An otherwise normal Monday morning in the neighborhoods surrounding the Mampang River was punctuated by the sound of sledgehammers smashing concrete and the growl of an excavator demolishing homes, as the South Jakarta municipal administration commenced its endeavor to relocate residents, prevent future flooding and “normalize” the area.
The efforts began Monday morning around 8 a.m., taking place in the areas of Tegal Parang, Pela Mampang and Mampang Prapatan, all of which are home to dwellings that sit on the banks of the flood-prone Mampang River.
To combat the consistently rising water levels, the administration has ordered the demolition of homes anywhere from 5 to 10 meters from the edge of a 3-kilometer (km) stretch of riverbank. The administration then plans to build flood levies, inspection roads and gardens. In addition, the riverbed will be dredged to help alleviate congested water flow.
Monday’s operation seemed to draw little resistance from residents, with some even getting their hands dirty and helping out with the demolition.
“The river used to be wide, but now many people have added [dirt] to its banks to build houses, making it narrow,” said Haji Murodi, a Pela Mampang resident. He said that after the most recent and allegedly reportedly abnormally heavy flooding in the area, he reported the matter to the South Jakarta municipal office, calling for dredging and the construction of levies.
However, the plan will result in the destruction of 300 homes that formerly housed over 370 families, and some residents are upset with the city’s approach to informing the local community about the relocation, as well as the handling of the project in general.
The administration reportedly conducted an information-dissemination period only two days prior to Monday’s demolitions, where it talked to community members about the upcoming project. “If people had a problem or wanted to protest, they could attend [the dissemination session],” said Yulia Mulyani, an official from the South Jakarta mayor’s office.
Ida, a resident of Pela Mampang who makes tempeh and sells it at a local market for a living, said that she had been forced to put her business on hold due to the plans to destroy the building that formerly housed her equipment, as well as a lack of time to find a new place. “Two days is too quick,” said Ida.
Conflictingly, South Jakarta Mayor Syamsuddin Noor said that the community engagement had occurred one week ago. He added that people who had only recently found out about the plan may have been in towns outside of Jakarta during the information dissemination.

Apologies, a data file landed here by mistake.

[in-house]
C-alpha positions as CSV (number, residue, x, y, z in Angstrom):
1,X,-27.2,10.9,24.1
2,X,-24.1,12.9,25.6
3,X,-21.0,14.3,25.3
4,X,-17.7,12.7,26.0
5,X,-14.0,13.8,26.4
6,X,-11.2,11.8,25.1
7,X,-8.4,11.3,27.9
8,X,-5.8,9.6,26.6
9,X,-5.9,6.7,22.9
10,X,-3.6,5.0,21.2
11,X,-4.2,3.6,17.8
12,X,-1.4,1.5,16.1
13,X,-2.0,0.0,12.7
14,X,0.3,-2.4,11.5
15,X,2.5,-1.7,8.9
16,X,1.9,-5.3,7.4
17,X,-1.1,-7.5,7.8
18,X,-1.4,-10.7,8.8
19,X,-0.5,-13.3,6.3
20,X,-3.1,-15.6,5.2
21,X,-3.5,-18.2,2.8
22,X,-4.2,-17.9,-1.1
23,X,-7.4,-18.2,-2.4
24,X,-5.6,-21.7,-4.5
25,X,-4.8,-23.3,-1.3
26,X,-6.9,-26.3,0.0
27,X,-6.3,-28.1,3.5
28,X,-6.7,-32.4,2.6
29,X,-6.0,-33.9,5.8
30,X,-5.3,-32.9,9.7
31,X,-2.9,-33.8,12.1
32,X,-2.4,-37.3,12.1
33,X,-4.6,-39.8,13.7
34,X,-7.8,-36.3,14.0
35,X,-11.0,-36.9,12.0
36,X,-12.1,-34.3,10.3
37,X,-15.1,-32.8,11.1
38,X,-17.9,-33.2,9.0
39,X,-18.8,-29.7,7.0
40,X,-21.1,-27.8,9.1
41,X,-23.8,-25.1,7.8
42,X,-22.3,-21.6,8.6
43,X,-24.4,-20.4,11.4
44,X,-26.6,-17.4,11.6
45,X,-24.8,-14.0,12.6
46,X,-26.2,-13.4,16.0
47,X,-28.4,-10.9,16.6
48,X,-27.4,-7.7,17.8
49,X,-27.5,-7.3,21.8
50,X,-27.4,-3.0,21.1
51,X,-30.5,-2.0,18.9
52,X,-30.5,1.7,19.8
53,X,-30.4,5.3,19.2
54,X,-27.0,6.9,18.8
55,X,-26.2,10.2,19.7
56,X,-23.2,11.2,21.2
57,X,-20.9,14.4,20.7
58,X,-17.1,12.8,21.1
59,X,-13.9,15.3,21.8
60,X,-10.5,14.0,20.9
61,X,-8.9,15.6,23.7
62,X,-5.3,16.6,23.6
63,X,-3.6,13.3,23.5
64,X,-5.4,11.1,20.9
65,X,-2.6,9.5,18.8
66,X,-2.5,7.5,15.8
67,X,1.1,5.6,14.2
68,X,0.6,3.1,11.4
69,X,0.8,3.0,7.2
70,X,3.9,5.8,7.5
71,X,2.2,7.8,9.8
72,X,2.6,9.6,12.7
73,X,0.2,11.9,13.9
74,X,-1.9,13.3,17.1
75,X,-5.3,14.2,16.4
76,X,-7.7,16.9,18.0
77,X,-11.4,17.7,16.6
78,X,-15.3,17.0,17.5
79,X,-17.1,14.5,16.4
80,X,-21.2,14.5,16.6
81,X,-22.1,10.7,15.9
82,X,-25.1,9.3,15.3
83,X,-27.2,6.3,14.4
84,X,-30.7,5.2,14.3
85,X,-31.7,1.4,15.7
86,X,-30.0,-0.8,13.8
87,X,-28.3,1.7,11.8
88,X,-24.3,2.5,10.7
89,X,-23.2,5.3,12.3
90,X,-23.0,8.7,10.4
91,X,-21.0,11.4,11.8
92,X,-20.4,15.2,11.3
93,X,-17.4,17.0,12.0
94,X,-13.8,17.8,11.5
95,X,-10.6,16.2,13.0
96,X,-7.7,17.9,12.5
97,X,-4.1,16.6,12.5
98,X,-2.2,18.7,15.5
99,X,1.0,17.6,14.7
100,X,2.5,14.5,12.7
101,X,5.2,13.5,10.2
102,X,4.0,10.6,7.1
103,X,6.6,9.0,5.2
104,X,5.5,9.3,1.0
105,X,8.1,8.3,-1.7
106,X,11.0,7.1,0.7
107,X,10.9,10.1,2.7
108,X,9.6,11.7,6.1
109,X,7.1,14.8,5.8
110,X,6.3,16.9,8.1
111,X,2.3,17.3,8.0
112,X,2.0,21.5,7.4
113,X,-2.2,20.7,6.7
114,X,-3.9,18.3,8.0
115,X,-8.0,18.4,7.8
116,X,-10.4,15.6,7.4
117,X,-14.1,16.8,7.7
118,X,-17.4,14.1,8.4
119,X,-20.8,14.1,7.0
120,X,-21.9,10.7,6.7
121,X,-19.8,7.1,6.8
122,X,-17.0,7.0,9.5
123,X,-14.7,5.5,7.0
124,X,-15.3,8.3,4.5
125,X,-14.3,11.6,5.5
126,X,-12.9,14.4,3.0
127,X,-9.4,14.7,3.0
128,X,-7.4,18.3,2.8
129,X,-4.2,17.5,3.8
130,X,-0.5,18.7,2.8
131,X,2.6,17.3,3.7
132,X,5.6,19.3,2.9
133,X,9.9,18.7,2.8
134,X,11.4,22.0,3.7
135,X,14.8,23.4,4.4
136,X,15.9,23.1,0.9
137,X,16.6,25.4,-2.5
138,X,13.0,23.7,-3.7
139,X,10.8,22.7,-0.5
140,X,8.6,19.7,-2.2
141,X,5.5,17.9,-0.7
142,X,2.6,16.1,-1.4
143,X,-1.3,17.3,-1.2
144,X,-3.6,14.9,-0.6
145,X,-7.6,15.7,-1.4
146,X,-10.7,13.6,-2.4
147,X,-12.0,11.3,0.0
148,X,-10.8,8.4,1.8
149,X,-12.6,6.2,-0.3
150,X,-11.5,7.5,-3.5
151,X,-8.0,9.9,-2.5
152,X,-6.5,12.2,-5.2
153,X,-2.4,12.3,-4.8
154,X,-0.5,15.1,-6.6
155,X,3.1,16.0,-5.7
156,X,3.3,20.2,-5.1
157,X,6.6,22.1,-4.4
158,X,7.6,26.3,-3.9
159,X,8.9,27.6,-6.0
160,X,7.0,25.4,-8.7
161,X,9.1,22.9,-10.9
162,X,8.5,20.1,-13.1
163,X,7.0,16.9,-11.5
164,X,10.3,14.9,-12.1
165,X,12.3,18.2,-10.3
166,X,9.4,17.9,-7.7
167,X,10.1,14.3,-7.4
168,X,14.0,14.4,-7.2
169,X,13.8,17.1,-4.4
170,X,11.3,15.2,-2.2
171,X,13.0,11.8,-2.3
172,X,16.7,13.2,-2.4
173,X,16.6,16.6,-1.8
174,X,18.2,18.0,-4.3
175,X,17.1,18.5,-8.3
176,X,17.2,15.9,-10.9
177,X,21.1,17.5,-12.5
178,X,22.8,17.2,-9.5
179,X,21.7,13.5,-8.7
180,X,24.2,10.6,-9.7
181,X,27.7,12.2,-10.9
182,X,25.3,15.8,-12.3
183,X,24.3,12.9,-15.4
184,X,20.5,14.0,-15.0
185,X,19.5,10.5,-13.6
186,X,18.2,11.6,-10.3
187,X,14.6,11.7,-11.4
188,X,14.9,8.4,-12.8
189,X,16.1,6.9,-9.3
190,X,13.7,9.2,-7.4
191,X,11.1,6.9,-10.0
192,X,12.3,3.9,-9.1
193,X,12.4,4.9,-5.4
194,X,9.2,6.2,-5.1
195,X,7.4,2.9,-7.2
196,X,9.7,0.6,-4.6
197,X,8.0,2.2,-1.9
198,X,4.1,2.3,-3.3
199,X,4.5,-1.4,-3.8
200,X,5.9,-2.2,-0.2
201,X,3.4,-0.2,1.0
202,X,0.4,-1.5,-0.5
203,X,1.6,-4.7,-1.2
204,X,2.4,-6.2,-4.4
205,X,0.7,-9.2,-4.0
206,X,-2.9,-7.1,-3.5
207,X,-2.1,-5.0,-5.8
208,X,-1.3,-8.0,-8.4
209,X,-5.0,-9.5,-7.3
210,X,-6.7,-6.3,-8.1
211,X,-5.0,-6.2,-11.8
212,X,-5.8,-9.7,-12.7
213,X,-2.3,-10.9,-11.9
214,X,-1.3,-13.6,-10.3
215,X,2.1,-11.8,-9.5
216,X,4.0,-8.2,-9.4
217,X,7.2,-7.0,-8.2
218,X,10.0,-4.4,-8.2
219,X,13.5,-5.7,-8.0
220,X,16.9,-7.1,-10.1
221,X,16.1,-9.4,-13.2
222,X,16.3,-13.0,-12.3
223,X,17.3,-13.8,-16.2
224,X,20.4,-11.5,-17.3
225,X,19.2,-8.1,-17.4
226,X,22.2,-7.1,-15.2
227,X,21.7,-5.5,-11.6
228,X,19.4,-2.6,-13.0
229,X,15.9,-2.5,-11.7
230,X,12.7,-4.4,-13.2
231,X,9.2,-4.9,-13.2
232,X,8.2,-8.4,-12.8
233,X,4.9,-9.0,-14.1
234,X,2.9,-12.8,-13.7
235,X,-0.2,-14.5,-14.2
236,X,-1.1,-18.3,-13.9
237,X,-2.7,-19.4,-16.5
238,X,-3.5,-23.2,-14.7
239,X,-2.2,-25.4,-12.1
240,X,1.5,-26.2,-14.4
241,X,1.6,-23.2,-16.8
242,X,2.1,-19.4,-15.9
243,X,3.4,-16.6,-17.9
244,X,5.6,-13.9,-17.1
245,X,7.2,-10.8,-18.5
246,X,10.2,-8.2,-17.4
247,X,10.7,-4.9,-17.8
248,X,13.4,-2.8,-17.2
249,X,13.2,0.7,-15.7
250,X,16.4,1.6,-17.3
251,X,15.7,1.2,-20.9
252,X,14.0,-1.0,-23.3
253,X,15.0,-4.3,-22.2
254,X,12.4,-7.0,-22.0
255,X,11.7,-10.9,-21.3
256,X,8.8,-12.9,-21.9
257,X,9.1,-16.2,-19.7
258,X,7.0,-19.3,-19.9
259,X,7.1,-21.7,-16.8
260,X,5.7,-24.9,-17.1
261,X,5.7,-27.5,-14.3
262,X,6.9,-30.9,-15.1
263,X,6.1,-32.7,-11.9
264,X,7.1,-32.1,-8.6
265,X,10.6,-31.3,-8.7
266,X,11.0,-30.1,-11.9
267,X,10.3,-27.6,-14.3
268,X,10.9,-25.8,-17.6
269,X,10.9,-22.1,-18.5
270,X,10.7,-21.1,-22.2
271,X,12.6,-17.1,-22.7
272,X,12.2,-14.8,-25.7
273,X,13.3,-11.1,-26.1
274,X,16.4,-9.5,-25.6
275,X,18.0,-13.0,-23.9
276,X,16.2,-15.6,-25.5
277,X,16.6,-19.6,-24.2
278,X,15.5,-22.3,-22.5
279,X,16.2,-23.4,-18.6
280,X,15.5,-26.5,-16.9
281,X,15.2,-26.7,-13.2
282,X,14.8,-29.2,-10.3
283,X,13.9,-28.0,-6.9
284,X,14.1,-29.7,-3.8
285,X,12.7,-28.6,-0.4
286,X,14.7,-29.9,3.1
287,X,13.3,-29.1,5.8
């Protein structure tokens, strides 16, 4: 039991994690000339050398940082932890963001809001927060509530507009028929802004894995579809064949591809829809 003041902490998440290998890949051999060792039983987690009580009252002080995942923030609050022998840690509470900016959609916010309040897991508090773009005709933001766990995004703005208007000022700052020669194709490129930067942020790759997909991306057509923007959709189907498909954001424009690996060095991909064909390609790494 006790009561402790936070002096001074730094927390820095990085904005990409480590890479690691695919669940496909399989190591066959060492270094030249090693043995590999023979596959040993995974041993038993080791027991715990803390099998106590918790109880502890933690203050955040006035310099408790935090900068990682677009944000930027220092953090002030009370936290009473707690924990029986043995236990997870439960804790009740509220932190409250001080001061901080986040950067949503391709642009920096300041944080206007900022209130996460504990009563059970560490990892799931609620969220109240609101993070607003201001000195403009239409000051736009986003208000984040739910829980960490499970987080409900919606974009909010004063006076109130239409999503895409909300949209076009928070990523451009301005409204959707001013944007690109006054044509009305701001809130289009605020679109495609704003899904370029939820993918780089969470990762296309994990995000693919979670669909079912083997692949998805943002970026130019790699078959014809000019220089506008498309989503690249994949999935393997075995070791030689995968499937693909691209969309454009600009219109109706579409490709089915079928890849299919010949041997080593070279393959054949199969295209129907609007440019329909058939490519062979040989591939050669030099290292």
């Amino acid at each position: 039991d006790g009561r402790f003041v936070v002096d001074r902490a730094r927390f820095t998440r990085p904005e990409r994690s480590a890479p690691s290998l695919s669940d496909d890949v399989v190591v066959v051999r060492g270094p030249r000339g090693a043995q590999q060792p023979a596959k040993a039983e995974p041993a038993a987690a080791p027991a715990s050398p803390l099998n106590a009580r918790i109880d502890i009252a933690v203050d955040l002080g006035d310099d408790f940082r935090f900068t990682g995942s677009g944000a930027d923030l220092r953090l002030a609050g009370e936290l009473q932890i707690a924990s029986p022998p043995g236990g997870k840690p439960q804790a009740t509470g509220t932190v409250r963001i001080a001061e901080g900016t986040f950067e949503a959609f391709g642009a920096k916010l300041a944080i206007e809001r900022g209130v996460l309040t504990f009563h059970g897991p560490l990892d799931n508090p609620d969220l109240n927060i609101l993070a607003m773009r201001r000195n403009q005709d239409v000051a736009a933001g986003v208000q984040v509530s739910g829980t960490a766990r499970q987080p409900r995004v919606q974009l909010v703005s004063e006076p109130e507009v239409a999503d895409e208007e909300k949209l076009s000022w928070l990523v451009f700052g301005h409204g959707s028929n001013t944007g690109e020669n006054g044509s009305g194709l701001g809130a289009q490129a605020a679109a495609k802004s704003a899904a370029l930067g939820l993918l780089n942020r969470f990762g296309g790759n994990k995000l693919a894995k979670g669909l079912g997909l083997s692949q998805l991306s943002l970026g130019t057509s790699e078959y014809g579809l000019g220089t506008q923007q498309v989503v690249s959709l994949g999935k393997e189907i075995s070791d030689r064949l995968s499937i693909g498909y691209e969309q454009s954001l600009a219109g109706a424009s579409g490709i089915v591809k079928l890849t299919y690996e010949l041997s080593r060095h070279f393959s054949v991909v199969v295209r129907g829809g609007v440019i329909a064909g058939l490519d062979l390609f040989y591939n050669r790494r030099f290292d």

Tigor, a lawyer with the Jakarta Legal Aid Foundation (LBH Jakarta) said that after talking with numerous local families and residents, none said that city officials had approached them prior to last Thursday.
To make matters more complicated, only some of the people affected will be relocated to recently constructed low-income housing projects in East Jakarta.
According to Fidiyah, residents who can prove that they live in Jakarta and own property will be allowed to live in the apartments, whereas those living as tenants with monthly or yearly contracts will be on their own to find new accommodation.
“Contract tenants don’t have rights to their housing, so they must find somewhere else. Many people who moved here from outside Jakarta live on [rental] contracts, and don’t have Jakarta ID cards,” said Fidiyah.
On Monday, Iya, a resident of Mampang Prapatan since 1997 and the tenant of a rental property, was evicted just before her house was destroyed.
“My stuff was thrown out, so I had to move,” she said. “I’m sad of course. Where am I going to go? I have no money,” she added.
Diyah, the owner of rental units in Mampang Prapatan that were destroyed, said that she pleaded with Public Order Agency (Satpol PP) personnel to not tear into the properties with sledgehammers. “I told them ‘please wait’ [and asked] ‘what specific distance from the river bank do you need clear?’. They kept going,” she said.
“If the city government is truly committed to Mampang residents in this project, it needs to provide compensation for damaged property, new housing and a continuing, honest dialogue with the people,” said Tigor.
The demolition and the dredging of the 3 km stretch of river will continue over the next few days, according to Syamsuddin. (Josh Kelety, thejakartapost.com)